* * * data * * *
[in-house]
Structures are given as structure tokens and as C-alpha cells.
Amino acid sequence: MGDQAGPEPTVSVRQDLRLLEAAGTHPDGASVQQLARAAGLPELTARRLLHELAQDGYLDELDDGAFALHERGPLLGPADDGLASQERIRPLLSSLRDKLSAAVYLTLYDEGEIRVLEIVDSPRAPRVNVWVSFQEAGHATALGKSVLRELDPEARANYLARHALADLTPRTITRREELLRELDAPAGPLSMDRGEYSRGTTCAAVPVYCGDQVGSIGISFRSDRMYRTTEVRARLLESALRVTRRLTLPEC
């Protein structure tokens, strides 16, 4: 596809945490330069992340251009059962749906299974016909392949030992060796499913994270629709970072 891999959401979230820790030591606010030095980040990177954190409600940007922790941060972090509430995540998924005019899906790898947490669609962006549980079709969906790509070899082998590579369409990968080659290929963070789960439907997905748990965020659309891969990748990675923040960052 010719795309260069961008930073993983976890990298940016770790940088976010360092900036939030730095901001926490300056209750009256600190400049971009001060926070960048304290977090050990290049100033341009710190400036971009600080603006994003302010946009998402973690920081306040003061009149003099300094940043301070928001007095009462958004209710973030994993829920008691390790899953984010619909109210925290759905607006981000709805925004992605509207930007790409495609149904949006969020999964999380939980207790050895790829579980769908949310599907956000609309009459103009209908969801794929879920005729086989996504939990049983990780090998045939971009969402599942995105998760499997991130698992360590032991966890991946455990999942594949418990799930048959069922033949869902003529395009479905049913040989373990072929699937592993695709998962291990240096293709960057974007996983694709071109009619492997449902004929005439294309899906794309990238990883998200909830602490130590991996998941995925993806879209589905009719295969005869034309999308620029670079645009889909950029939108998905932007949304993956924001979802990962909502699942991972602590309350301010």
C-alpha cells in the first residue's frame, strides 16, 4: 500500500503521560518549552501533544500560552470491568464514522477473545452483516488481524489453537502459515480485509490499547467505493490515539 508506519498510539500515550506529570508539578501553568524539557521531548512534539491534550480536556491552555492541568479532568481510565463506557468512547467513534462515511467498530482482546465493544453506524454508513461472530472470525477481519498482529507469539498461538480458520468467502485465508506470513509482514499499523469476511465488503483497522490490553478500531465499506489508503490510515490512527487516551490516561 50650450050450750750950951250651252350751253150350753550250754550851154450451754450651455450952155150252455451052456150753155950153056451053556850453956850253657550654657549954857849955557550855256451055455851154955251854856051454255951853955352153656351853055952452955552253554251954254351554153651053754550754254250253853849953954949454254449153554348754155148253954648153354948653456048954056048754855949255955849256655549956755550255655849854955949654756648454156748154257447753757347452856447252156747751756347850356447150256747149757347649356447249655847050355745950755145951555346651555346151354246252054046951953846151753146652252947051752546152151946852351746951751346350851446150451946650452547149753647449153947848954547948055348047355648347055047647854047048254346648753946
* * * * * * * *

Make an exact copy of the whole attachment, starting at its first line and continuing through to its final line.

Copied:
[in-house]
Structures are given as structure tokens and as C-alpha cells.
Amino acid sequence: MGDQAGPEPTVSVRQDLRLLEAAGTHPDGASVQQLARAAGLPELTARRLLHELAQDGYLDELDDGAFALHERGPLLGPADDGLASQERIRPLLSSLRDKLSAAVYLTLYDEGEIRVLEIVDSPRAPRVNVWVSFQEAGHATALGKSVLRELDPEARANYLARHALADLTPRTITRREELLRELDAPAGPLSMDRGEYSRGTTCAAVPVYCGDQVGSIGISFRSDRMYRTTEVRARLLESALRVTRRLTLPEC
């Protein structure tokens, strides 16, 4: 596809945490330069992340251009059962749906299974016909392949030992060796499913994270629709970072 891999959401979230820790030591606010030095980040990177954190409600940007922790941060972090509430995540998924005019899906790898947490669609962006549980079709969906790509070899082998590579369409990968080659290929963070789960439907997905748990965020659309891969990748990675923040960052 010719795309260069961008930073993983976890990298940016770790940088976010360092900036939030730095901001926490300056209750009256600190400049971009001060926070960048304290977090050990290049100033341009710190400036971009600080603006994003302010946009998402973690920081306040003061009149003099300094940043301070928001007095009462958004209710973030994993829920008691390790899953984010619909109210925290759905607006981000709805925004992605509207930007790409495609149904949006969020999964999380939980207790050895790829579980769908949310599907956000609309009459103009209908969801794929879920005729086989996504939990049983990780090998045939971009969402599942995105998760499997991130698992360590032991966890991946455990999942594949418990799930048959069922033949869902003529395009479905049913040989373990072929699937592993695709998962291990240096293709960057974007996983694709071109009619492997449902004929005439294309899906794309990238990883998200909830602490130590991996998941995925993806879209589905009719295969005869034309999308620029670079645009889909950029939108998905932007949304993956924001979802990962909502699942991972602590309350301010």
C-alpha cells in the first residue's frame, strides 16, 4: 500500500503521560518549552501533544500560552470491568464514522477473545452483516488481524489453537502459515480485509490499547467505493490515539 508506519498510539500515550506529570508539578501553568524539557521531548512534539491534550480536556491552555492541568479532568481510565463506557468512547467513534462515511467498530482482546465493544453506524454508513461472530472470525477481519498482529507469539498461538480458520468467502485465508506470513509482514499499523469476511465488503483497522490490553478500531465499506489508503490510515490512527487516551490516561 50650450050450750750950951250651252350751253150350753550250754550851154450451754450651455450952155150252455451052456150753155950153056451053556850453956850253657550654657549954857849955557550855256451055455851154955251854856051454255951853955352153656351853055952452955552253554251954254351554153651053754550754254250253853849953954949454254449153554348754155148253954648153354948653456048954056048754855949255955849256655549956755550255655849854955949654756648454156748154257447753757347452856447252156747751756347850356447150256747149757347649356447249655847050355745950755145951555346651555346151354246252054046951953846151753146652252947051752546152151946852351746951751346350851446150451946650452547149753647449153947848954547948055348047355648347055047647854047048254346648753946